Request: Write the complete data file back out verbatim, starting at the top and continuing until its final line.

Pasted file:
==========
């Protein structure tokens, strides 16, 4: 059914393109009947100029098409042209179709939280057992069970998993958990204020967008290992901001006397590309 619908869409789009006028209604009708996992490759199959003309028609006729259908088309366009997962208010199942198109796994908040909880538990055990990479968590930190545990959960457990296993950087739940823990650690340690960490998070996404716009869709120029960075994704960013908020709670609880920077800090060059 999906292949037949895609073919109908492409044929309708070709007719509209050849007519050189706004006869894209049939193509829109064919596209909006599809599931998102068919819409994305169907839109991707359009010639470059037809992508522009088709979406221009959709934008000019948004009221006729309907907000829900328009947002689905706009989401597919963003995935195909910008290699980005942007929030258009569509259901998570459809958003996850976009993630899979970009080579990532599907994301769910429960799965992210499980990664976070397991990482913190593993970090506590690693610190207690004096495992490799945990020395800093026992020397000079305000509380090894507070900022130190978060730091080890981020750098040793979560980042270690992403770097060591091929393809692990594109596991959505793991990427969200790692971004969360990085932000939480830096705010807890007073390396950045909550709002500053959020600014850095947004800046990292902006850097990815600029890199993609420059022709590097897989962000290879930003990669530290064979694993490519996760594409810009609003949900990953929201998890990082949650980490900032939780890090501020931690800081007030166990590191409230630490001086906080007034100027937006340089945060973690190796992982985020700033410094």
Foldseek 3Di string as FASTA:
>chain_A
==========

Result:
């Protein structure tokens, strides 16, 4: 059914393109009947100029098409042209179709939280057992069970998993958990204020967008290992901001006397590309 619908869409789009006028209604009708996992490759199959003309028609006729259908088309366009997962208010199942198109796994908040909880538990055990990479968590930190545990959960457990296993950087739940823990650690340690960490998070996404716009869709120029960075994704960013908020709670609880920077800090060059 999906292949037949895609073919109908492409044929309708070709007719509209050849007519050189706004006869894209049939193509829109064919596209909006599809599931998102068919819409994305169907839109991707359009010639470059037809992508522009088709979406221009959709934008000019948004009221006729309907907000829900328009947002689905706009989401597919963003995935195909910008290699980005942007929030258009569509259901998570459809958003996850976009993630899979970009080579990532599907994301769910429960799965992210499980990664976070397991990482913190593993970090506590690693610190207690004096495992490799945990020395800093026992020397000079305000509380090894507070900022130190978060730091080890981020750098040793979560980042270690992403770097060591091929393809692990594109596991959505793991990427969200790692971004969360990085932000939480830096705010807890007073390396950045909550709002500053959020600014850095947004800046990292902006850097990815600029890199993609420059022709590097897989962000290879930003990669530290064979694993490519996760594409810009609003949900990953929201998890990082949650980490900032939780890090501020931690800081007030166990590191409230630490001086906080007034100027937006340089945060973690190796992982985020700033410094």
Foldseek 3Di string as FASTA:
>chain_A